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This ritual is part of Urizen lore rather than Imperial lore.


Summer Magnitude 120

Urizen Lore

This ritual is part of Urizen lore rather than Imperial Lore. Any Urizen character with the appropriate lore can master or perform this ritual. A character from another nation who mastered the ritual before it became part of Urizen lore may still perform it, but does so under the usual rules for performing a ritual learned from a ritual text.

Performing the Ritual

Performing this ritual takes at least 10 minutes of roleplaying. If the ritual is cast using the Imperial Regio it requires at least 5 minutes of roleplaying instead.

This ritual targets a fortification, and must be performed in a strong Summer regio in the territory containing the fortification. If the territory is part of the Empire, then it may instead be performed from the Imperial regio.

This ritual is an enchantment. A target may only be under one enchantment effect at a time.


Over the coming season, the target fortification is infused with the power of the eternal Adamant. This presence raises the effective strength of the fortification by 1,500 for all purposes. This additional strength does not reduce the damage done to the fortification.

In addition the fortification is repaired for 250 points of strength over the coming season. This is similar to the repair caused by the Hammers of the Brilliant Shore ritual.

The effect lasts until the start of the next Profound Decisions Empire event.


This ritual uses the power of Adamant and while it can still be performed if the eternal is placed under enmity doing so will both have legal repercussions and risk angering the eternal. The ritual loses all power if the Court of the White Fountain in Redoubt is ever destroyed.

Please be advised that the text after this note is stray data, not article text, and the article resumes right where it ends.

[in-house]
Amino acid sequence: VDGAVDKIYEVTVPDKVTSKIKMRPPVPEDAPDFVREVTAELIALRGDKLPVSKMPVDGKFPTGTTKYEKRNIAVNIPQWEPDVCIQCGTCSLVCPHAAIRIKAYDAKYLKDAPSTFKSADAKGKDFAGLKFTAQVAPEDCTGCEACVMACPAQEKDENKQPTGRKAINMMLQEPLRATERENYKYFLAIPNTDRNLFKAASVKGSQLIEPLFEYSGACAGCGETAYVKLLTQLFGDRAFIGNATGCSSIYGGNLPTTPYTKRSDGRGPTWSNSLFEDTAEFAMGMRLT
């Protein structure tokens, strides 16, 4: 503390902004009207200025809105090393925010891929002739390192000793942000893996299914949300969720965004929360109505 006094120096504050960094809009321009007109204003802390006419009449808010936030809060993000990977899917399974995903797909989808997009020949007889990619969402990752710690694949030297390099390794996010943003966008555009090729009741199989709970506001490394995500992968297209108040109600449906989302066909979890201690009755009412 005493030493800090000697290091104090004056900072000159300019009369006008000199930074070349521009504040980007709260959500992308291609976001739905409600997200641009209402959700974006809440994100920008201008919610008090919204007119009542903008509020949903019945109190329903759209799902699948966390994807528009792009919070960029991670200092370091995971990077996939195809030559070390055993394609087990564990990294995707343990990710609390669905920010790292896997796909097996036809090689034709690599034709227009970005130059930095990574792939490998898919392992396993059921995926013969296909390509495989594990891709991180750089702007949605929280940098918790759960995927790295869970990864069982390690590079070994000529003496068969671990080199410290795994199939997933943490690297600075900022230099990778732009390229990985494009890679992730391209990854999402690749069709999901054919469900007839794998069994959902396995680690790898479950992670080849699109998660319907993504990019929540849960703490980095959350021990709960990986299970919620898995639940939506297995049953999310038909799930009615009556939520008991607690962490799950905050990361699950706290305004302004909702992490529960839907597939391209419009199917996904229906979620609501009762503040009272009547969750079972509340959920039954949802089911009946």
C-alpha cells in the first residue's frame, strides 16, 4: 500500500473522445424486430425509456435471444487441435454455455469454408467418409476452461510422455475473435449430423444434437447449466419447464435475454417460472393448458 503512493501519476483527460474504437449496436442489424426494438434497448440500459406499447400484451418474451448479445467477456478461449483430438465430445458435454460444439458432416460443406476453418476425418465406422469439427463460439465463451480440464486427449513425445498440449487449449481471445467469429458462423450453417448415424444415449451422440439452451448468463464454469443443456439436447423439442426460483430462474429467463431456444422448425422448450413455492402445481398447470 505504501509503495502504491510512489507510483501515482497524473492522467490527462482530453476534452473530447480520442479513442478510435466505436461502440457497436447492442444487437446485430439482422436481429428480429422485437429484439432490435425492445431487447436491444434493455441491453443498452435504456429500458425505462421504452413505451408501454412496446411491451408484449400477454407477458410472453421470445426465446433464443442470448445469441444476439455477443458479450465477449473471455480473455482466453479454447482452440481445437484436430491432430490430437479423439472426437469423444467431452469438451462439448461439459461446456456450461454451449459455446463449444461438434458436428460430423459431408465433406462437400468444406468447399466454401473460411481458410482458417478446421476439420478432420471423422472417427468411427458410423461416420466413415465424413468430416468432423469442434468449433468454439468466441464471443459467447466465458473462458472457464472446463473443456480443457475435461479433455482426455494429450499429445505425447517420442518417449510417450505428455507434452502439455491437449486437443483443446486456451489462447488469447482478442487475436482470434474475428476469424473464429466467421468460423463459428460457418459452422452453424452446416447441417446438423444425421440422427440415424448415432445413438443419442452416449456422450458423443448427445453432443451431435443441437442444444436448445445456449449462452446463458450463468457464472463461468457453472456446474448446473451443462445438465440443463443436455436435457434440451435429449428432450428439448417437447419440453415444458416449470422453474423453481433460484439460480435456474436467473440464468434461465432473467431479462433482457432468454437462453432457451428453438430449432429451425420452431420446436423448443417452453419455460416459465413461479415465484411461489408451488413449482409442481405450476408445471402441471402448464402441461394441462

This is certainly the most valuable of the three rituals contained in A Year of Perfect Stillness. It infuses an entire fortification with the spirit of Adamant - every brick and stone - repairing damage and transforming it into a true bastion of defence. While the strengthening effect of the enchantment should not be discounted, if the citadel comes under attack behemothic earthen figures with gemstone eyes emerge from the stone and smash flat those foolish enough to assail the walls. Breathtaking.

Sentinel Valensa of Delving


This ritual became part of Urizen lore during Winter 383YE along with Raise the Dragonsworn Cohort and Vital Strength of the Earth. All three rituals were contained in A Year of Perfect Stillness, a tome of magic owned by the magicians of Delving, a spire known for their expertise in working stone, in engineering, and in mining. They are also on good terms withAdamant, and Raise the Dragonsworn Cohort draws on that eternal's power. By all accounts the King Under the Mountain is inclined to help the people of Urizen. The creation of the Three Watchers and the public thanks issued by the Urizen assembly, as well as the mandate encouraging Urizeni to work with eternals all apparently factored in to the architects of Delving receiving his blessing to share the magic he helped to create.

Arbiter Severus resides in Delving, Tomari, Redoubt in the event that anyone who wishes to to contact them Call Winged Messenger following the Winter Solstice.